5. “Find a discipline”. This is essential to our internship. Not only do you want to find something that you are passionate about to turn into a project and work on here, but we also have a lot of time that in the States would be spent on computers, social media, putzing on our phones, doing things that really are a waste of our time. Here, we aren’t even able to distract ourselves with those things. So, we each have found things to fill our time that may not technically be disciplines, but that we all love and work at. For some it’s creating soccer drills for the kids, some it’s building in the workshop, many of us have begun to color and paint, or work on photography, gardening or writing. Everyone works on things that have value not just to the outside world but to themselves as well. It is great to see people doing things where others can interact and where there is an end-product besides a new Facebook status.
[Coaching soccer has become a new discipline for me- not just playing, but prepping and interacting with the kids fills up endless happy hours for me here in Panama]
6. “Go outside”. Here, that has a lot of meanings. First, we have learned to love being outside more than ever. So what about the heat- we garden, go down to the river, play in the rain, get muddy, and lie in hammocks instead of our beds. A second meaning of going outside has to do with our Anthropology and Community Outreach work. The point of us being here is to reach out, to become involved, meet locals, talk, create and maintain a relationship with them, have a presence in San Miguel, not just stay inside our house. Lastly- adventure. Navigate the chivas, see the oceans, meet new people and see new places. We’re in Panama, this is a once in a lifetime adventure. Treat it that way.
[The Anthropology team getting outside and conducting interviews has allowed us to see the most beautiful sites and create great connections outside of our English-speaking house]
7. “Avoid mirrors.” In the U.S. standards of beauty dictate a lot of our day because that is often how we are judged as people. Here in San Miguel, our appearance as far as staying clean and wearing modest clothes for our work is important because of cultural beliefs, but besides that, make-up, hair, it’s not something to worry about. How frizzy the humidity makes our hair has nothing to do with how well we conduct research, teach English, coach an after-school soccer program, or forge relationships.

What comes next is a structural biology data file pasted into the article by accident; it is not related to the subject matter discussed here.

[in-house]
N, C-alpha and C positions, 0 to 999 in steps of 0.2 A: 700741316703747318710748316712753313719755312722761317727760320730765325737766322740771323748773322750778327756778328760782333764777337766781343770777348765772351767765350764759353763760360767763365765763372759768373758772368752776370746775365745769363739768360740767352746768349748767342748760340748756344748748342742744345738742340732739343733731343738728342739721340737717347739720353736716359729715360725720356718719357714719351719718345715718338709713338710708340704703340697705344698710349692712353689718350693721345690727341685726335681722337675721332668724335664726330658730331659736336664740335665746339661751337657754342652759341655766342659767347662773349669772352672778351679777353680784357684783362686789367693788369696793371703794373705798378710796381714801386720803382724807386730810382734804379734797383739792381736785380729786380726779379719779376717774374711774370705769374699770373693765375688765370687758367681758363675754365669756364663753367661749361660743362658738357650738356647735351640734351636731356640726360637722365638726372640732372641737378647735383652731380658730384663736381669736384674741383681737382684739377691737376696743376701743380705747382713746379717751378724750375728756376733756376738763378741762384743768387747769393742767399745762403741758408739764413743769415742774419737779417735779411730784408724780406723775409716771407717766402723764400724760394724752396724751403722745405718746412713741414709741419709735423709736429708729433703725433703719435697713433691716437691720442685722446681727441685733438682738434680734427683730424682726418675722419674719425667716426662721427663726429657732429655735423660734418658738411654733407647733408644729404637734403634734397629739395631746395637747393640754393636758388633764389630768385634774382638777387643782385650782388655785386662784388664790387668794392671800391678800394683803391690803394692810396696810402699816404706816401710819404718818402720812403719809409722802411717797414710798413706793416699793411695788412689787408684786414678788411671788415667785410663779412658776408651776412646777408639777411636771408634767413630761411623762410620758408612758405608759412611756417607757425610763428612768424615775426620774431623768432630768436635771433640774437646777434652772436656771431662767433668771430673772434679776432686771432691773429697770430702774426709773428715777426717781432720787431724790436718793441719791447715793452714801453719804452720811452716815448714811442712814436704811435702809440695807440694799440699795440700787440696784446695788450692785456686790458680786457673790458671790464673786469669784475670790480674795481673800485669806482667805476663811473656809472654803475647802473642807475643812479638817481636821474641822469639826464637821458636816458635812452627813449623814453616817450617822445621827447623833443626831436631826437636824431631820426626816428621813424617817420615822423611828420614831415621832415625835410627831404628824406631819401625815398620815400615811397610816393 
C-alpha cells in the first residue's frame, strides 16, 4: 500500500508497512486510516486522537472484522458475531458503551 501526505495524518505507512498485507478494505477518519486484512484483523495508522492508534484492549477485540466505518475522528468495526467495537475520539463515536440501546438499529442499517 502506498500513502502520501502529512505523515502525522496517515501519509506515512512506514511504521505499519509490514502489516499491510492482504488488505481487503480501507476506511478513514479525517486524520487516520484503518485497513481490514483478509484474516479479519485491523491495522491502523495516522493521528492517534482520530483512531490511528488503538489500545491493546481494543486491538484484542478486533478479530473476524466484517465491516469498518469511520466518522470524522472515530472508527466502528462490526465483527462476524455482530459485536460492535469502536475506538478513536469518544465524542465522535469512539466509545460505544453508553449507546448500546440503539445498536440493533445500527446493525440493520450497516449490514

[Typical day of no make-up and hair up, but happier than ever in Panama]
8. This one I have changed into “maintain a relationship with what you believe in”. You may have a religion, you may not, but everyone has passions and ideas and here it is incredibly important to remember those things and work at them. That’s the point of us being here after all.
[One person's original idea for a compost pile turned into a passion for many interns, and our beliefs about sustainability have led to huge growth in the plants around it, the fertility of the soil, and a great place to feed the chickens and help our farm to table eating habits]
10. Last but most important of all: “paddle your own canoe”. Make your way through this internship and the overall experience by taking a new path, navigating it yourself and steering the experience in the way you want it to go. You have the power to do with this time whatever you choose. So don’t follow where others have gone before but take chances and do whatever is going to make you happiest.
[Paddling our own canoe found us a beautiful rio spot and yet another day of complete happiness on this journey]
Now please. Find some great Ron quotes on youtube and eat some bacon. In the meantime, I’ll be searching Panama for a poster board big enough to fit the Ron Swanson pyramid on it to use in next week’s soccer practices.
Peace, love, Panama.